Paul Couillard & Ed Johnson

March 31 to April 3, 2004

To Feel Seeing
Paul Couillard’s and Ed Johnson’s “Duorama”

by Kristine Stiles

The exquisite visual formal resolution of social and personal material in Paul Couillard’s and Ed Johnson’s collaborative performance art requires careful attention. But while a formal approach to their “Duorama” performances may appear curious - given the otherwise notorious reception of performance art, which conventionally garners commentary on content alone - it is precisely their aesthetic execution that makes the substance of their art so compelling. Let us begin with their working process and one of their performances before considering its larger significance.

Couillard and Johnson have been a couple since 1991. They began collaborating in 2000. Their interpersonal relationship is based on psychological, corporeal, and intellectual experience of each other as lovers, friends, and partners in art and life. This holistic condition of knowledge informs their unrehearsed, exploratory “Duorama” performances, each of which responds to a particular site in a series of six different and isolated, but conceptually related, performance actions. Their work is durational, sharing the intimate relational aspects of their interpersonal intellectual, emotion, and physical attachment. In order to maximize the informational and associative substance of their art, they minimize the visual complexity of their work, appearing in similar clothing (such as matching pajamas -green for Paul, blue for Ed - black jockstraps, dark-patterned dress socks, black shoes, and safety harnesses) and working with simple, everyday, inexpensive materials (honey, sugar cubes, flowers, and rakes). Duorama #40 is emblematic of such elements and performances. On August 29th 2002, the couple built a small, thick wall of sugar cubes about five inches high and perhaps a foot long. They sat facing each other in contemplation on either side of the wall for several minutes. Next, they lay down in place facing in opposite directions and aligned their mouths across the divide of the wall. They then began to lick a hole through the sugar wall until their tongues touched. Licking the rough sugar caused their tongues to bleed, staining the sugar wall slightly red with blood and leaving a small pool of pinkish saliva.

Now let us turn to the artists’ form, what I identify as their aesthetic, which may be best grasped through an observation by philosopher John Dewey about the relation between form and substance: “Because objects of art are expressive, they are a language….All language, whatever its medium, involves what is said and how it is said, or substance and form.” Dewey concluded that substance and form are inextricably interconnected and have been problematically separated in discourses on the visual arts because aesthetic experience itself has not been “trusted to generate its own concepts for interpretation” and “systems of thought framed without reference to art” have been “superimposed” on art. What Dewey meant by this is that precisely because art is visual form, it has not been “trusted” with its own ideational content, and theoretical narratives have been imposed to remedy its boundless visual conditions. Performance art has exacerbated the imposition of ideas exterior to art because performance remains a radical and recent proposition within the forty millennia of visual production, and because its primary aesthetic material is the body, conventionally confined to theater, dance, and the oral traditions of poetry.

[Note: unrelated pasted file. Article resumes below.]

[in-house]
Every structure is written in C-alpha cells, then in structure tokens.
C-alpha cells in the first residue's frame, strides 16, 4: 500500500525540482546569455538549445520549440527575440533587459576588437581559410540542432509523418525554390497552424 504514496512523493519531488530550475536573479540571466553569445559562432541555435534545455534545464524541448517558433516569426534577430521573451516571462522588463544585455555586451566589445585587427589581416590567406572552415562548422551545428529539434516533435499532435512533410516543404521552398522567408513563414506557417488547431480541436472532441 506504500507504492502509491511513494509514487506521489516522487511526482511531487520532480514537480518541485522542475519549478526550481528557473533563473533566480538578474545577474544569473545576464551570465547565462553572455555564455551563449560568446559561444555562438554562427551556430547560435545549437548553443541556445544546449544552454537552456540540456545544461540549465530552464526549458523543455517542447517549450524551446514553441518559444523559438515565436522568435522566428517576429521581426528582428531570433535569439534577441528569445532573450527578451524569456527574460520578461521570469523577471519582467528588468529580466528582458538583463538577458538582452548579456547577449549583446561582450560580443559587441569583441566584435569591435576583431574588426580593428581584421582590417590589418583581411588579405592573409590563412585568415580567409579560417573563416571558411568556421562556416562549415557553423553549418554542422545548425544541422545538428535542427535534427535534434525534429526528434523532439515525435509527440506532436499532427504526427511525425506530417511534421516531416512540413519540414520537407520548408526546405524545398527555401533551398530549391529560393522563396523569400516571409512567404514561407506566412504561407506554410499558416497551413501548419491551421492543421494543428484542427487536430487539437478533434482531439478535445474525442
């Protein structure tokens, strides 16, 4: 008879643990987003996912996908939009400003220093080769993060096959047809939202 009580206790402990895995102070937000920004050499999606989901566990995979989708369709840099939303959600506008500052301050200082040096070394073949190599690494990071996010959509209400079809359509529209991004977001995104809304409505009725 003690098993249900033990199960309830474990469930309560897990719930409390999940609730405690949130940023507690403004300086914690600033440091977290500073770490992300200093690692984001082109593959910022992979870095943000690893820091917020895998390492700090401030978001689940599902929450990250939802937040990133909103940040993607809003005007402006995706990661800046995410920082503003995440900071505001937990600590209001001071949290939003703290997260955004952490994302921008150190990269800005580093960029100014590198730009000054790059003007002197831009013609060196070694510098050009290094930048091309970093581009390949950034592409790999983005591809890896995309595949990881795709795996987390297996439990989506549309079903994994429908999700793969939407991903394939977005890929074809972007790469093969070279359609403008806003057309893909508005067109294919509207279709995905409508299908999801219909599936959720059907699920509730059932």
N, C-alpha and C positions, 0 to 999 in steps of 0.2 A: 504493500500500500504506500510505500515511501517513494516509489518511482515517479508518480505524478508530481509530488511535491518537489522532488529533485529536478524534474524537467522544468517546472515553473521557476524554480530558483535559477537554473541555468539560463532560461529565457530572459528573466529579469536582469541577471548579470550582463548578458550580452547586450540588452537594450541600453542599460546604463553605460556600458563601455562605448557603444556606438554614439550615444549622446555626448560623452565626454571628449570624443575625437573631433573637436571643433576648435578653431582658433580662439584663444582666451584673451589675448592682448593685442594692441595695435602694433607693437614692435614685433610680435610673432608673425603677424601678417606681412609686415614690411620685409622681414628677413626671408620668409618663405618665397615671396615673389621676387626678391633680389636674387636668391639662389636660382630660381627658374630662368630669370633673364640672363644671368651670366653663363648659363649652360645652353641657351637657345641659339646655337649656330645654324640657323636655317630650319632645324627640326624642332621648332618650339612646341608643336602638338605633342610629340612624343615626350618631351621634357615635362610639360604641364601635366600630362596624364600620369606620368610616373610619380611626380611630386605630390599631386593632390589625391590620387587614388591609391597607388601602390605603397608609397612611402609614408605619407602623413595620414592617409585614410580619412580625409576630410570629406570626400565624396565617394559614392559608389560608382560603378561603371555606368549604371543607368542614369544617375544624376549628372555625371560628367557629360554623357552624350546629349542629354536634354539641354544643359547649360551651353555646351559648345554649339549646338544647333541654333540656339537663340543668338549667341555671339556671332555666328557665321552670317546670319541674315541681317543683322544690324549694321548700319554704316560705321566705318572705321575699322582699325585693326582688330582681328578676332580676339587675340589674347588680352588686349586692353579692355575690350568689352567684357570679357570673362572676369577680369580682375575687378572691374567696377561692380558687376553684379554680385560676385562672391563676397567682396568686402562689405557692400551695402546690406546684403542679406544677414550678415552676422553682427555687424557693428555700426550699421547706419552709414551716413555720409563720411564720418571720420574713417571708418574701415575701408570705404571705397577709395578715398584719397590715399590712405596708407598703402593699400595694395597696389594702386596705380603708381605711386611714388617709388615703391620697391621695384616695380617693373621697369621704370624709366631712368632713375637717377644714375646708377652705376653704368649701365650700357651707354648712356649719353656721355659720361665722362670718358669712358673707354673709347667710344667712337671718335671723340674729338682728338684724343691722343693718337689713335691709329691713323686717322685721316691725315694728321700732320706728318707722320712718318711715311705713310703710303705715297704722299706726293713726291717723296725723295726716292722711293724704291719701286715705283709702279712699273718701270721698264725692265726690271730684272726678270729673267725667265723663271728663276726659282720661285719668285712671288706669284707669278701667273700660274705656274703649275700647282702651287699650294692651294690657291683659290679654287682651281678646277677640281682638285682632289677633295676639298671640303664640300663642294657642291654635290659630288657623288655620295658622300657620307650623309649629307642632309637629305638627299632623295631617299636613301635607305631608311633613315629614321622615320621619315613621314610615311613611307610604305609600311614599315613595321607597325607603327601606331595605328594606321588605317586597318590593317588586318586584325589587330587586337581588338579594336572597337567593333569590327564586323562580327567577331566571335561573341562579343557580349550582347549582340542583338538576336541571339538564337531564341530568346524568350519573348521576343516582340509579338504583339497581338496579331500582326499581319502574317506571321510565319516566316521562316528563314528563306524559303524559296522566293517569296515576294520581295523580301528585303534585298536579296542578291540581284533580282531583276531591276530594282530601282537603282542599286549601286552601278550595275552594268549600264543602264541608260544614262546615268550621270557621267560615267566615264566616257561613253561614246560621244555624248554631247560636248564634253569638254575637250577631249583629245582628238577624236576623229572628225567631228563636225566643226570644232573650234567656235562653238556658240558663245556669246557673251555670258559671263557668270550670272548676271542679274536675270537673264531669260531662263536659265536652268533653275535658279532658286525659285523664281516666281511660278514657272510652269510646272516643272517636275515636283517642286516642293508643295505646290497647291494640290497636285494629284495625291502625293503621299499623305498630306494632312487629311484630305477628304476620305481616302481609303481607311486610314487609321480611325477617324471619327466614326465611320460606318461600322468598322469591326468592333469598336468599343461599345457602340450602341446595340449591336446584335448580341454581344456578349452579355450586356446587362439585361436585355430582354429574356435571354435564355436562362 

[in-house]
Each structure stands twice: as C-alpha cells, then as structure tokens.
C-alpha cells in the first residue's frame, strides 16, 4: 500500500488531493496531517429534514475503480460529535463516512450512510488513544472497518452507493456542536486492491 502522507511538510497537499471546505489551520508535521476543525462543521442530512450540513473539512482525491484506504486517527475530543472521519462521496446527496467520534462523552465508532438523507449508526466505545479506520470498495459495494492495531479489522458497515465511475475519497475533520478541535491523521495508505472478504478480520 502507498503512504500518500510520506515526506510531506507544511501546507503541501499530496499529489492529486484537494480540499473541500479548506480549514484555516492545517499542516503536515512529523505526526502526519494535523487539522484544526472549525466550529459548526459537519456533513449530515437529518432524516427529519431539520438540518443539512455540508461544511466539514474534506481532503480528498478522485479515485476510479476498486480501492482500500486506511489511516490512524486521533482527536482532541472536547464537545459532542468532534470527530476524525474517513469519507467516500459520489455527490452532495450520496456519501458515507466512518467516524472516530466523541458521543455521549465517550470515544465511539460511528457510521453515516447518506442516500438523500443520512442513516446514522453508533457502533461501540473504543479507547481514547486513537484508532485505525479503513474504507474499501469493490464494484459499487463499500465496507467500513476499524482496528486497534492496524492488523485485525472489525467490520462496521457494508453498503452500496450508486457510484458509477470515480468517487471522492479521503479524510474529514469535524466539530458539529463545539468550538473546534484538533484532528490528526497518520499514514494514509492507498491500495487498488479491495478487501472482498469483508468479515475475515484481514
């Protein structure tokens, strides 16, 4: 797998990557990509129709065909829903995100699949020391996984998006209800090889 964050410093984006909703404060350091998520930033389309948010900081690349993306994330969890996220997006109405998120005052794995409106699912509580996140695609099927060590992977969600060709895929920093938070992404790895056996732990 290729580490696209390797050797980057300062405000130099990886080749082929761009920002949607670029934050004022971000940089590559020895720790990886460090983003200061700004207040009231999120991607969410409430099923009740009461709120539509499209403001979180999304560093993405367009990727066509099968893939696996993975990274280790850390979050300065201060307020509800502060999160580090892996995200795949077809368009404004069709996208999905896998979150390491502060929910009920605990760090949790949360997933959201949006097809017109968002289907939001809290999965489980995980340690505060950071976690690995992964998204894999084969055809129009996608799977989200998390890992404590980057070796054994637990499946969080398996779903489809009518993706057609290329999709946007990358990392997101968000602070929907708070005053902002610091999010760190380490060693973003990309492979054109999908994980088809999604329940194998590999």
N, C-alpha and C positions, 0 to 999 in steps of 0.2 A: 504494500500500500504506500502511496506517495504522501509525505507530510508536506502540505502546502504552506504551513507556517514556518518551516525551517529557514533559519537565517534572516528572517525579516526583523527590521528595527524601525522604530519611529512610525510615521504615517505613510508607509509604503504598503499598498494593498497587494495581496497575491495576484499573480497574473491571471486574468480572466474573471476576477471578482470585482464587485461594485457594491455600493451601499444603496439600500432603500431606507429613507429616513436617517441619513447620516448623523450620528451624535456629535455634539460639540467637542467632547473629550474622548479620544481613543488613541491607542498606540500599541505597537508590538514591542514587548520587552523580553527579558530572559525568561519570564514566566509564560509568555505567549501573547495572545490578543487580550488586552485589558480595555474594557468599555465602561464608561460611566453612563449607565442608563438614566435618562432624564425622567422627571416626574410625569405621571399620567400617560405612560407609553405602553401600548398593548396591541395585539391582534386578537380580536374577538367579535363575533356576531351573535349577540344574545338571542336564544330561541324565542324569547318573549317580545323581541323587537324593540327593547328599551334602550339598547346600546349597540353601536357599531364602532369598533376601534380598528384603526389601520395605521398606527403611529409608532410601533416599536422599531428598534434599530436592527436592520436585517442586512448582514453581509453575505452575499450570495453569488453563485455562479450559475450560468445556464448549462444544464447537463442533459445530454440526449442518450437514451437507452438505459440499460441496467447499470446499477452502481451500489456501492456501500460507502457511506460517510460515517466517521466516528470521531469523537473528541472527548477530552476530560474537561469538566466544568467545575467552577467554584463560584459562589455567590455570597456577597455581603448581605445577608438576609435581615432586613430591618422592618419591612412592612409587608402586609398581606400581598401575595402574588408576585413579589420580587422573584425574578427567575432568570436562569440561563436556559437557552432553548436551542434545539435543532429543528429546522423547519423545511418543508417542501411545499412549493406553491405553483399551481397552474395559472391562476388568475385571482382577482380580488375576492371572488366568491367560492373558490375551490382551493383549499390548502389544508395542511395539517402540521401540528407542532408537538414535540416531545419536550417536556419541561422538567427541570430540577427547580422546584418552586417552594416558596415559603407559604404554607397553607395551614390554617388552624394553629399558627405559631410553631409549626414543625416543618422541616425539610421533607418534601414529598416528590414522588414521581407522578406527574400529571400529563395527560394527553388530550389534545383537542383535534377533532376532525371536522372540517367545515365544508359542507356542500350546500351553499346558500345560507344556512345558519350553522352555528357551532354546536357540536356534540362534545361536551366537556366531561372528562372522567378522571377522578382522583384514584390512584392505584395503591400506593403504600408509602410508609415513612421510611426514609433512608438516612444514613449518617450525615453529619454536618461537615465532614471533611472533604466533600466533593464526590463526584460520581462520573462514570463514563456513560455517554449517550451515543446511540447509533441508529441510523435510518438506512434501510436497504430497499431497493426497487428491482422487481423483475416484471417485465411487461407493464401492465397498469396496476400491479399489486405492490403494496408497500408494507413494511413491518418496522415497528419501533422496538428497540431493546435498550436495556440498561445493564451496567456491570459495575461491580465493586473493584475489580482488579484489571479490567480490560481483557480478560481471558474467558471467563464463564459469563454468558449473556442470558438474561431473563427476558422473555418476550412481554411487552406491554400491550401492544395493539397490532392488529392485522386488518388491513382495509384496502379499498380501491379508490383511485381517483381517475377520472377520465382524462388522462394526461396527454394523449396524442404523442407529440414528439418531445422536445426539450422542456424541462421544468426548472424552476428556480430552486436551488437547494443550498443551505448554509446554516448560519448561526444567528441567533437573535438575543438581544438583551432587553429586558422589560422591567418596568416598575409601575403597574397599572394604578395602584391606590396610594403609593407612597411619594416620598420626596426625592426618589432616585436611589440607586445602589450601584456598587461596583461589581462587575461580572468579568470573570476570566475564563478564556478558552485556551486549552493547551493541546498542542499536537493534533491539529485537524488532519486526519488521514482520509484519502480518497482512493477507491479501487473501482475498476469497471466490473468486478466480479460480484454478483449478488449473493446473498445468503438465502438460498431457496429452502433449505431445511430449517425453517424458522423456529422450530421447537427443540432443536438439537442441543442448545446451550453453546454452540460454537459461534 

Couillard’s and Johnson’s art summons such aesthetic deliberations for the ways in which they present bodily experience (substance) and expression (form) as visual feeling. Observing their work is to perceive the inextricable interweaving of a combination of broad cultural associations with their own entirely intimate and interpersonal psychophysical experiences. They organize this phenomenological complexity in simple corporeal actions, or kinesthetic form, which activates viewers’ motor memories: seeing connects feeling; we feel seeing: two males lick a substance that, however universally desirable, leaves them bleeding at the same time as their act breaks through the artificial divide of a tiny wall to unite them physically. This is only a visual account of what takes place in the form of “Duorama #40.” I provide only a narrative of Couillard’s and Johnson’s work, but that mere description is itself capable of conveying the poignant, tender, and equally violent weight of their act because of the clarity of their form. They communicate across that wall, which is any and all walls, even as it is also only their wall.

Couillard’s and Johnson’s work avoids the hyperbole of spectacle too often associated with performance art, while literally inhabiting and, thereby, being an embodied index of socially and politically explosive substance. They organize form such that its own ideational content and theoretical narrative resides in description itself. This is a rare achievement and the operation of the best visual art in any medium.

Kristine Stiles is an artist and art historian at Duke University and co-author of "Theories and Documents of Contemporary Art."


Performance #40 belongs to the series of six performances ,
#37 – 42, performed at the “Second Shift, Urbani Festival” in Zagreb, Croatia, August 26 - 31, 2002.
John Dewey, Art as Experience (New York: Capricorn Books, 1958): 106.
Ibid: 131.

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